Anguishing about what we have or have not got can often be a far greater suffering than physical pain. The anguishing might be related to physical pain ― we don’t want it ― but the dread and despair we suffer are not themselves physical pain. We pile anguish on top of pain by longing for it to go. Desire first, then the impatience and anguishing . . . and then desire again, going round and round ― cause and effect.
Richard was installing a lathe in an engineering factory some years ago and got his hand caught between two parts. He managed to free it quite quickly, but still he felt this excruciating pain. Tucking the damaged hand beneath his armpit he hopped frantically around the workshop, moaning, groaning, cursing, pulling faces and generally making a great deal of noise and fuss. No one was surprised at the performance ― they would have done the same.
During those antics, however, Richard suddenly realised that the pain was in the hand, only in the hand, and there was no need to prance around and make faces. And he thought: And I don’t need to suffer, either; the hand can suffer on its own.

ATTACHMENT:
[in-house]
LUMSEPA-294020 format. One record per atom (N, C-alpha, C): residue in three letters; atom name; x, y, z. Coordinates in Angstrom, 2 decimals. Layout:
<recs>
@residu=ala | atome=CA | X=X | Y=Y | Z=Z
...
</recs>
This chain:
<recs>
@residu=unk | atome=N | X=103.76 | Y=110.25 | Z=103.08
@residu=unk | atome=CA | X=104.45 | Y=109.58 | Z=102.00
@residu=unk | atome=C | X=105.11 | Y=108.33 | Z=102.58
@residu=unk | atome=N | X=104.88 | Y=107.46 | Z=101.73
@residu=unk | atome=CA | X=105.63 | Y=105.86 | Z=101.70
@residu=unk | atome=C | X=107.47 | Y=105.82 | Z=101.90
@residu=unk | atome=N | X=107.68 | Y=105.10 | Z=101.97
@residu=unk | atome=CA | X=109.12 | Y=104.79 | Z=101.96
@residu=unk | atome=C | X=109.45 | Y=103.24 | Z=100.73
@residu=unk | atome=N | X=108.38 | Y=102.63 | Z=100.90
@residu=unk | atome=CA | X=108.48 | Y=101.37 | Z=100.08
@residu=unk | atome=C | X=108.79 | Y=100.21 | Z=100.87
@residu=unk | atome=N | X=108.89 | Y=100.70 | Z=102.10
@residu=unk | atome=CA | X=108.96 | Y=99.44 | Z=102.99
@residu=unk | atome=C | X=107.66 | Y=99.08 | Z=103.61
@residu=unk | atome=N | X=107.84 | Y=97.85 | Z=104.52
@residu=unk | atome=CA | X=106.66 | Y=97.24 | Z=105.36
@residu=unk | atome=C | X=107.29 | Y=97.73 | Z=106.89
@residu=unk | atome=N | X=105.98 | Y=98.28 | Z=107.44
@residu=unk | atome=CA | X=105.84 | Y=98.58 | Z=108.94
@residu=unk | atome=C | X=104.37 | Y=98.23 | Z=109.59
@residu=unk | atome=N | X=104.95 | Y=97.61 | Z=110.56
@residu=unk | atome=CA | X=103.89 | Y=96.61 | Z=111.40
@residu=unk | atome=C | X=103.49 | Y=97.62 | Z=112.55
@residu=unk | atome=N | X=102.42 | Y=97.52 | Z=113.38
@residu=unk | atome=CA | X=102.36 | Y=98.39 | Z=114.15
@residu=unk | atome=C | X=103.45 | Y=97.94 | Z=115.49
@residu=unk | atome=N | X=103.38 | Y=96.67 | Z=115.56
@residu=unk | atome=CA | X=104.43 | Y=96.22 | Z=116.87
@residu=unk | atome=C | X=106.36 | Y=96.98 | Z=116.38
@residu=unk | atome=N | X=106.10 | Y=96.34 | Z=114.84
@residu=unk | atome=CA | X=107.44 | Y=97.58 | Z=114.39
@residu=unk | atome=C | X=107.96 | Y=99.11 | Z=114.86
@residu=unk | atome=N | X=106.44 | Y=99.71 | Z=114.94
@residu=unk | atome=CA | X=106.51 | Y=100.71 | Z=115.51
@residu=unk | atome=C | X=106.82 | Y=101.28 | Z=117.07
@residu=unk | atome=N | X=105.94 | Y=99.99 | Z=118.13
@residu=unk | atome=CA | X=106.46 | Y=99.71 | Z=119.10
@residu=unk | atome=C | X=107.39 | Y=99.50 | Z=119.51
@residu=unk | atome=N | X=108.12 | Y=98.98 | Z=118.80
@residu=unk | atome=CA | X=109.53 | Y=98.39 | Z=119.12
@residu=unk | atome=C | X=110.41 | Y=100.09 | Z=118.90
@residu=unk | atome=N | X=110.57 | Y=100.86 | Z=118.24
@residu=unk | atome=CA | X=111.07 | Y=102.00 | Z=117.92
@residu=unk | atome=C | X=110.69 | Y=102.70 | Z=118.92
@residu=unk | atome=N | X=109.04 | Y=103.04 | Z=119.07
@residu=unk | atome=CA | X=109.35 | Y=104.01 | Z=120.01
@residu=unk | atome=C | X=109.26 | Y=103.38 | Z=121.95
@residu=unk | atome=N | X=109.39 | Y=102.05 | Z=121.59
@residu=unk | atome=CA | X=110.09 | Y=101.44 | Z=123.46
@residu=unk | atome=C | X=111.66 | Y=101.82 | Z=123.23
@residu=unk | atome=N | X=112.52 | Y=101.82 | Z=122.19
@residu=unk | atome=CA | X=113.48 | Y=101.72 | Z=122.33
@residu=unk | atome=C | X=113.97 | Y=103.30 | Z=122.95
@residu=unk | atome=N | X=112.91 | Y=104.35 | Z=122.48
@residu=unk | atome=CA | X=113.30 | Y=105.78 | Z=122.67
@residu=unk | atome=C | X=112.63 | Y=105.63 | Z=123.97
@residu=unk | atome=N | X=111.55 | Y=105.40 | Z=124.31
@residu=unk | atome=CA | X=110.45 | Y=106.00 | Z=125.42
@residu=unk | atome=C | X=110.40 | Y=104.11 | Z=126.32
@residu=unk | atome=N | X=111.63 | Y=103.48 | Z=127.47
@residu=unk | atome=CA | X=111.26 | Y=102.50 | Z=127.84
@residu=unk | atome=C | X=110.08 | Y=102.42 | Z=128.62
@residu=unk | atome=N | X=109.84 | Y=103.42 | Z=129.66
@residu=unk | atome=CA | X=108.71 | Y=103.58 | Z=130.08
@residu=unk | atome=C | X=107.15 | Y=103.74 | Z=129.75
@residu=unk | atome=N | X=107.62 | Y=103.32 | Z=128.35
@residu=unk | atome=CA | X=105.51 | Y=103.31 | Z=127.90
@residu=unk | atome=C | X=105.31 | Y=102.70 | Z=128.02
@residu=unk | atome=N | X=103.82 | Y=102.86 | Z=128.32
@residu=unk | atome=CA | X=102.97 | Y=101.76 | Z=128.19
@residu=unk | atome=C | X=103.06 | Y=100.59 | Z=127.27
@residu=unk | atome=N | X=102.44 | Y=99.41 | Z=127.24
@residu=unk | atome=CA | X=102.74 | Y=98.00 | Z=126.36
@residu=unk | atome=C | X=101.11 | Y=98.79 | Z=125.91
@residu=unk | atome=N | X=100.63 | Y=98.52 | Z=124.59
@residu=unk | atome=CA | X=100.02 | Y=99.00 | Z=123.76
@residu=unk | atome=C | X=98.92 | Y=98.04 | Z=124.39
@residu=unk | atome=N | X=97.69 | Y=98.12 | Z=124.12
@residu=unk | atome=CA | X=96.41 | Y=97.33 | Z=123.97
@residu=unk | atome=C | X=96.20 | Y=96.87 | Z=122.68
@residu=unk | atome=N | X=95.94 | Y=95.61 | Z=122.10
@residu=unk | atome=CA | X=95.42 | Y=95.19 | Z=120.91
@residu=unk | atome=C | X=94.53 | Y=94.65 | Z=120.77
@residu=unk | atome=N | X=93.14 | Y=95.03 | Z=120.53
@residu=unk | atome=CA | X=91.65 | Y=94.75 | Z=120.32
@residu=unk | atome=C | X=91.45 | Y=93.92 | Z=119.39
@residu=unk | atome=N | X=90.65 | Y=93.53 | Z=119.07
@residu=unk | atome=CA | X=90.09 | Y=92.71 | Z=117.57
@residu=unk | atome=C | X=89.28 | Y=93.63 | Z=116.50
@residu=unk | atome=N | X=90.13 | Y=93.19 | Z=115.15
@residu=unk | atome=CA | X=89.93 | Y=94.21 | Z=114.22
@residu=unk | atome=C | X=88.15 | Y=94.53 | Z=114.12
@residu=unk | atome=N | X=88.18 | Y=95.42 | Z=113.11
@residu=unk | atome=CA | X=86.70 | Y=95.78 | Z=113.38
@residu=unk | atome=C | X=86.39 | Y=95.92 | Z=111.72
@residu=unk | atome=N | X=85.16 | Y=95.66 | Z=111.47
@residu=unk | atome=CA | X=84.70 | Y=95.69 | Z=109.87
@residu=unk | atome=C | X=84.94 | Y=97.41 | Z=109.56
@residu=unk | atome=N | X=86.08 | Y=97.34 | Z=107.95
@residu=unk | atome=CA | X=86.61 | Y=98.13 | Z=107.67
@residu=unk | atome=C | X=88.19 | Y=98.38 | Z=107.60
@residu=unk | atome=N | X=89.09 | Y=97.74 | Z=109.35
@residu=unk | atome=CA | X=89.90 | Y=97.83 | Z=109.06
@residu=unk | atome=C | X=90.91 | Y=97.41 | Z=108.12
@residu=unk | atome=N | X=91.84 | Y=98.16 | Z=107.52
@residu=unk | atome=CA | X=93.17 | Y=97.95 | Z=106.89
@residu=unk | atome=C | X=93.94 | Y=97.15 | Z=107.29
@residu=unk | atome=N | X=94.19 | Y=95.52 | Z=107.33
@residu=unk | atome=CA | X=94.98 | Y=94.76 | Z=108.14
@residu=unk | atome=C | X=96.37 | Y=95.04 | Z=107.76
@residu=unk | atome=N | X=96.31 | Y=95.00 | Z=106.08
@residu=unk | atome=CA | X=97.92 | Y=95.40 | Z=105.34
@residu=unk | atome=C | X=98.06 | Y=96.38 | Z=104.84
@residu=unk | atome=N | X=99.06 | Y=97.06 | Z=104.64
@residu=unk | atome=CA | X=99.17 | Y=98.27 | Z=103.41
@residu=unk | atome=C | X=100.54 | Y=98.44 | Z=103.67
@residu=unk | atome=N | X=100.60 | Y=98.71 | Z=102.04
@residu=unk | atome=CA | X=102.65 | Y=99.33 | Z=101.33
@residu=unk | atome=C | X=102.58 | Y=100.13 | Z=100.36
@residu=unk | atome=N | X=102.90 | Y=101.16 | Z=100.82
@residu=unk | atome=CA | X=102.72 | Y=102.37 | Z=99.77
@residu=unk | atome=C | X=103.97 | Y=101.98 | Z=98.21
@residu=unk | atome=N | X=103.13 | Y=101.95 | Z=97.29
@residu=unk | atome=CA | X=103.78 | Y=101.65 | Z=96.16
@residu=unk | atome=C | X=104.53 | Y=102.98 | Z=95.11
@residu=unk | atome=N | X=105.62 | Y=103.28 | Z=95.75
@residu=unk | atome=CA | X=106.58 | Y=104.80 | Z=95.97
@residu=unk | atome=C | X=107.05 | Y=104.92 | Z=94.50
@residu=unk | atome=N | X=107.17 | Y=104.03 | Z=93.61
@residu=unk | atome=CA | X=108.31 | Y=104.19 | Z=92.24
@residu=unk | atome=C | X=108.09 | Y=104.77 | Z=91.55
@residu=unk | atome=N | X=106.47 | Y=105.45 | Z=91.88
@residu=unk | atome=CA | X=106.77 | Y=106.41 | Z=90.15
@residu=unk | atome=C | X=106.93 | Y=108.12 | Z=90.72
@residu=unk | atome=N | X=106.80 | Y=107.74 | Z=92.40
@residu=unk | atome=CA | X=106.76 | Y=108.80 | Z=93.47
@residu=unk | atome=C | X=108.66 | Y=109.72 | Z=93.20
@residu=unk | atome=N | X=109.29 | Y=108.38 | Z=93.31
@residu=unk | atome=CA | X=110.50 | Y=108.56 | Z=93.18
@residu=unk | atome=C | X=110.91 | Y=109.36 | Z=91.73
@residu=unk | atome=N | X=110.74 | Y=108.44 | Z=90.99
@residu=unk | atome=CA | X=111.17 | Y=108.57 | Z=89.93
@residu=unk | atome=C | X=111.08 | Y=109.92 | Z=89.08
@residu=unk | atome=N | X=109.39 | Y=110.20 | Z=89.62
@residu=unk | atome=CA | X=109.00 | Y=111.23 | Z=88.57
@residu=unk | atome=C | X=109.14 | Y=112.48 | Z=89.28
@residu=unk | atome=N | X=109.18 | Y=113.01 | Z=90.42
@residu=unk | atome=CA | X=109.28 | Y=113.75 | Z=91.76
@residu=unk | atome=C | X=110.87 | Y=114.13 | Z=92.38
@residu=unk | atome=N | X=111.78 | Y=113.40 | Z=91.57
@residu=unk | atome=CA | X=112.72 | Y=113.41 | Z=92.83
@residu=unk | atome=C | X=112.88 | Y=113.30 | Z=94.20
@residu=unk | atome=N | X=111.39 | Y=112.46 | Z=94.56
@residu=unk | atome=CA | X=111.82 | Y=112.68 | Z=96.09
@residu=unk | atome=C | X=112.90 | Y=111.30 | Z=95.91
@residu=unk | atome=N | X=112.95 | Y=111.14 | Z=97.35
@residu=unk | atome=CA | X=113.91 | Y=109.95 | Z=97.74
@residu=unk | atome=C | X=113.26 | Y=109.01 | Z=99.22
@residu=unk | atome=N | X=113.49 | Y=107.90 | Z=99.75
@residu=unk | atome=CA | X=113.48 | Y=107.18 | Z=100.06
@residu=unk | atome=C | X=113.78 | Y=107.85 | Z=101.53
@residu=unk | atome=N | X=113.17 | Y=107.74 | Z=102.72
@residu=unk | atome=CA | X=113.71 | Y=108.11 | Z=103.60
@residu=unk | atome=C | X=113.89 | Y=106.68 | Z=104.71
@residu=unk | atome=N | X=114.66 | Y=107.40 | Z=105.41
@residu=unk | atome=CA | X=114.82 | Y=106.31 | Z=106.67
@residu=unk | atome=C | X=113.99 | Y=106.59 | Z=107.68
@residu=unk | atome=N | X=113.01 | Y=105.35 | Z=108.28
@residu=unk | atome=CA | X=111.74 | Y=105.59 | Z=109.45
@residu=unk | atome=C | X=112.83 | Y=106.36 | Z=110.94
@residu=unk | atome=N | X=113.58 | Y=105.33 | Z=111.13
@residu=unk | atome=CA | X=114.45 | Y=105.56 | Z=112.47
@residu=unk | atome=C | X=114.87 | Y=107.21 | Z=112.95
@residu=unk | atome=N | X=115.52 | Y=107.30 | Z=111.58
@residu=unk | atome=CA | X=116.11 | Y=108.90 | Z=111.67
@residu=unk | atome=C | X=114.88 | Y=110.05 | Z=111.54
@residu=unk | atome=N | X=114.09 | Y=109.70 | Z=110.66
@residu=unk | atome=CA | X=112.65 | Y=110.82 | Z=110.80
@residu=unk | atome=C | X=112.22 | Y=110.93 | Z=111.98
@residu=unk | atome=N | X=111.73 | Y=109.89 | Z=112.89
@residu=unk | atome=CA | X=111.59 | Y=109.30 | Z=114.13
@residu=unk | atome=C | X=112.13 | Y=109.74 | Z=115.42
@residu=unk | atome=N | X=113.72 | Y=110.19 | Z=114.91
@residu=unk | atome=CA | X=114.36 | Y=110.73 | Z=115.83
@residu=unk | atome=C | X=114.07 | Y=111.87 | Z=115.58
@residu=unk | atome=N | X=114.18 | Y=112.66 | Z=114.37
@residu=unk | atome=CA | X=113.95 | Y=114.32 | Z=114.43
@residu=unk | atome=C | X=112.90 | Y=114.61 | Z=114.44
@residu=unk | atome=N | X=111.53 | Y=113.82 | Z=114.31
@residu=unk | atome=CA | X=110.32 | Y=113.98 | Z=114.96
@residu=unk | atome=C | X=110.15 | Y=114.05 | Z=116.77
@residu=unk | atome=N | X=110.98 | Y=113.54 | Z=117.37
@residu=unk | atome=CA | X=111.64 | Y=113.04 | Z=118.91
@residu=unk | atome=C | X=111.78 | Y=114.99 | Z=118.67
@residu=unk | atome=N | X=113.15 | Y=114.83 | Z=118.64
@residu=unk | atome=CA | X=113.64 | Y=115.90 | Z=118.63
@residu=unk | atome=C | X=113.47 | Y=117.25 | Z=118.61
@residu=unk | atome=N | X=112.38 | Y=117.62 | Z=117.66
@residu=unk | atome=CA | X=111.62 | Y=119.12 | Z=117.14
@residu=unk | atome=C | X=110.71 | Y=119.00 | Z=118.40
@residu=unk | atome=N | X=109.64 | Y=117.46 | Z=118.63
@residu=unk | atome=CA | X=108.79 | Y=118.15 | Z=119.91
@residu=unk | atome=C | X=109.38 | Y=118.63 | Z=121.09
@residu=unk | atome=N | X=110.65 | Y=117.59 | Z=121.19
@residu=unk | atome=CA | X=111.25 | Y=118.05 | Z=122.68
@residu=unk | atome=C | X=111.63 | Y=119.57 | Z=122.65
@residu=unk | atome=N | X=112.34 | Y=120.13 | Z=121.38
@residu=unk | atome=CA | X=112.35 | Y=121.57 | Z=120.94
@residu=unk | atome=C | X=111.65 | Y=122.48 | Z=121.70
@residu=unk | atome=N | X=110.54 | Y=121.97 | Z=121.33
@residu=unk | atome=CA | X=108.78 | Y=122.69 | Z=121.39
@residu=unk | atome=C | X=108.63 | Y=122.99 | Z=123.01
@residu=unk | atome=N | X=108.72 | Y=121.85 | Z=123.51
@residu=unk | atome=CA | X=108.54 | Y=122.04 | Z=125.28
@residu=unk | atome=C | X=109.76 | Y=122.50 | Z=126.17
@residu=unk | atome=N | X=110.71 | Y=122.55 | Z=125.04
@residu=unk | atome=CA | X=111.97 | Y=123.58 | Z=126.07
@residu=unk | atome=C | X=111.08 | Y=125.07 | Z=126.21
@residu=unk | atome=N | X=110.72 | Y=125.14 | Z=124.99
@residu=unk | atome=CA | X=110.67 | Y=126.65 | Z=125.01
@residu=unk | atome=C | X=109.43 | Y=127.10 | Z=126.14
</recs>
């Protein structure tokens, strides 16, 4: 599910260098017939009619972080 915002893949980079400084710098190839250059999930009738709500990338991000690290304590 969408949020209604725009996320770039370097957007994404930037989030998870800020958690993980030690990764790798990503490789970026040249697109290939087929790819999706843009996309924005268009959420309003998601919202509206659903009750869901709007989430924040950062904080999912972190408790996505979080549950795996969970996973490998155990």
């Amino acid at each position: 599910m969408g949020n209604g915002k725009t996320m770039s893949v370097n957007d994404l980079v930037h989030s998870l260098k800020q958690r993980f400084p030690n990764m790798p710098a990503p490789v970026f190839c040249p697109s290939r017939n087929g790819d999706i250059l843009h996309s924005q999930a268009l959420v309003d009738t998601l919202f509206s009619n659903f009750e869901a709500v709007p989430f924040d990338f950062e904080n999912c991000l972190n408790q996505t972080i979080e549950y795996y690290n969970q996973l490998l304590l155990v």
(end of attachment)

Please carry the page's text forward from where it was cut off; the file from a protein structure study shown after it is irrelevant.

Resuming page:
He said, ‘It was a revelation! One minute I was involved in pain, and the next there was only pain and somehow I wasn’t involved in it!’ He told me that this insight into the nature of pain was certainly the result of his Buddhist practice and that his perspective on life had completely changed as a result of it.
To allow the body to be painful when it needs to be, without regarding it as a bad thing, can be a liberating experience, a relief even, because there is no further conflict in the mind. Of course it is difficult when pain is severe, but there is a way of separating oneself from it and changing one’s relationship to it.
We reject pain and seek pleasure, all in the interest of happiness. Many people believe that pleasure itself is happiness, but if that were really the case, we would be happy every time the body experienced pleasure, which of course is not the way it is. Lonely, grieving people are not suddenly transported into states of bliss just because they munch on their favourite chocolate bar!
An extract from Understanding Karma and Rebirth
A Buddhist Perspective, by Diana St Ruth
Published in the February 1991 Buddhism Now.